Study: To Reduce School Violence, Start With Test Scores | Criminology and Economic Theory |
Researchers find causal link between academic gains and safer schools.
Kaitlyn Moos's comment, May 28, 5:49 PM
Once students are focused on increasing their academic performance, it would seem to be quite obvious that they would have less time to engage in violence. It is interesting to note that the extra motivation of maintaining good grades combined with staying focused and occupied could have had a large influence on the increase in test scores resulting in less violence. In my school, we have a lot of students who were raised in violent homes and have the predisposition to become violent themselves. I have seen that unoccupied students with a tendency towards violent behavior find themselves in a lot more trouble than when they were focused on academics or sports.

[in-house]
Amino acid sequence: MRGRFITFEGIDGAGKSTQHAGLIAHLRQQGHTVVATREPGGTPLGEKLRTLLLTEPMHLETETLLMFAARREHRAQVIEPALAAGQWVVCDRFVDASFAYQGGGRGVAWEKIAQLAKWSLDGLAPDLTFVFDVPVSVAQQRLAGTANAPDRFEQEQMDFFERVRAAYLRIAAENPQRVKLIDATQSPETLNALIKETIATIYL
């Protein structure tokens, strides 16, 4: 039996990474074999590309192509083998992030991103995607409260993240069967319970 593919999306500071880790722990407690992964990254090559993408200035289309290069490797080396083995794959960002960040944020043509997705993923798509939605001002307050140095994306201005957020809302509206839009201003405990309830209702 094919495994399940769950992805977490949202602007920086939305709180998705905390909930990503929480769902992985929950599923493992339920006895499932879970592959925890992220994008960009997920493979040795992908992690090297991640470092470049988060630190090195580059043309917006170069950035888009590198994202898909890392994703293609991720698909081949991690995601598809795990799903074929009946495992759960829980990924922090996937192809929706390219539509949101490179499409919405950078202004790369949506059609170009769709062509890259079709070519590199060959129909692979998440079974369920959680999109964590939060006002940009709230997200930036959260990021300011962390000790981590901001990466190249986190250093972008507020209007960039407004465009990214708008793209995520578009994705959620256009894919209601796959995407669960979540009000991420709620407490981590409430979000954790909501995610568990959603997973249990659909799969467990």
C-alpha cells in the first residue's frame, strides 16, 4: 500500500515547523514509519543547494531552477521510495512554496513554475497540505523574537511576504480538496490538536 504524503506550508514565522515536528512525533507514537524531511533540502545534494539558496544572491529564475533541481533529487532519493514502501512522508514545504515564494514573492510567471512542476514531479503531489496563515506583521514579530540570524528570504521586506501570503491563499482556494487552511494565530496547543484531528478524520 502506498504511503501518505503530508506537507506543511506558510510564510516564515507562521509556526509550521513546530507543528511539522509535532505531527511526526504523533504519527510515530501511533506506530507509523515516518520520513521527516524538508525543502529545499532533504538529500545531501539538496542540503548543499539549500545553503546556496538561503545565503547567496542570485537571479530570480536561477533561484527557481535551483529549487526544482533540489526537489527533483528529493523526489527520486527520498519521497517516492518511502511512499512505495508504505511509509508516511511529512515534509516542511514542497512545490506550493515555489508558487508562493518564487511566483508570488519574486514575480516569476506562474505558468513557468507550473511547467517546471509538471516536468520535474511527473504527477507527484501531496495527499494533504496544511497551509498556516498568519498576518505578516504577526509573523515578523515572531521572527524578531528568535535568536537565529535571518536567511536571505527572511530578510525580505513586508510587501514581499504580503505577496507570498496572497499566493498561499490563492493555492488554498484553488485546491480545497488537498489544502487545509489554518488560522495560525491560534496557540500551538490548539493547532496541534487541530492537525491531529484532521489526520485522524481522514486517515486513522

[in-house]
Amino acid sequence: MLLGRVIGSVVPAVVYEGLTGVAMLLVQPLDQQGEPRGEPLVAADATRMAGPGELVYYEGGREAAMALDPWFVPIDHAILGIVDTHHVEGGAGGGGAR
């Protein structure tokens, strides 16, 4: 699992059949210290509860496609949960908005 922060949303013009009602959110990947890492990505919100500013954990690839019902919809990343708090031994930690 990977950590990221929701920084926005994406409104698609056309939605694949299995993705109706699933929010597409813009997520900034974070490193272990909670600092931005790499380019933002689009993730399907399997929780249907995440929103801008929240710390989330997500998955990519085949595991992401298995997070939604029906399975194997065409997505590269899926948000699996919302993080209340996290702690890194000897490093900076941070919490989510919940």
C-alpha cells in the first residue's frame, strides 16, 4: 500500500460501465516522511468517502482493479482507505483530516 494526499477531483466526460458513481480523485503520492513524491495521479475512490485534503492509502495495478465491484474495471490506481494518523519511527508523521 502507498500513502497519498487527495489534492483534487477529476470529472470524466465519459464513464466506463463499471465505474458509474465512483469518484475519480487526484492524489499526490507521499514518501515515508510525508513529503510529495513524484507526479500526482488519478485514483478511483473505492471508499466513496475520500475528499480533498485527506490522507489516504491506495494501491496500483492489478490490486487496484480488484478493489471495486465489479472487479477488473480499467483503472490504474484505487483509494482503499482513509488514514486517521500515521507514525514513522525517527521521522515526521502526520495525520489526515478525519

I think what really sums up the article was that schools with principals who make academics the number one priority without ignoring emotional and behavioral needs experience more success.
Brandon Morley's comment, May 29, 6:08 PM
Fights are not 100% preventable, but there are many ways to make them happen as minimal as possible. I never would have thought this would be an idea but i love it. I think it is a genius idea and apparently is has worked. The better you feel about yourself, the less you will need to hurt others. My opinion this helps the individuals ego, as they will be happier with themselves because they are receiving better grades. When someone is down or feel like they are not as useful as the other, they tend to take out their anger on them or try to feel more power by using violence. This is a win win situation for the school, as their students will be receiving higher grades, while giving their students a worry free environment.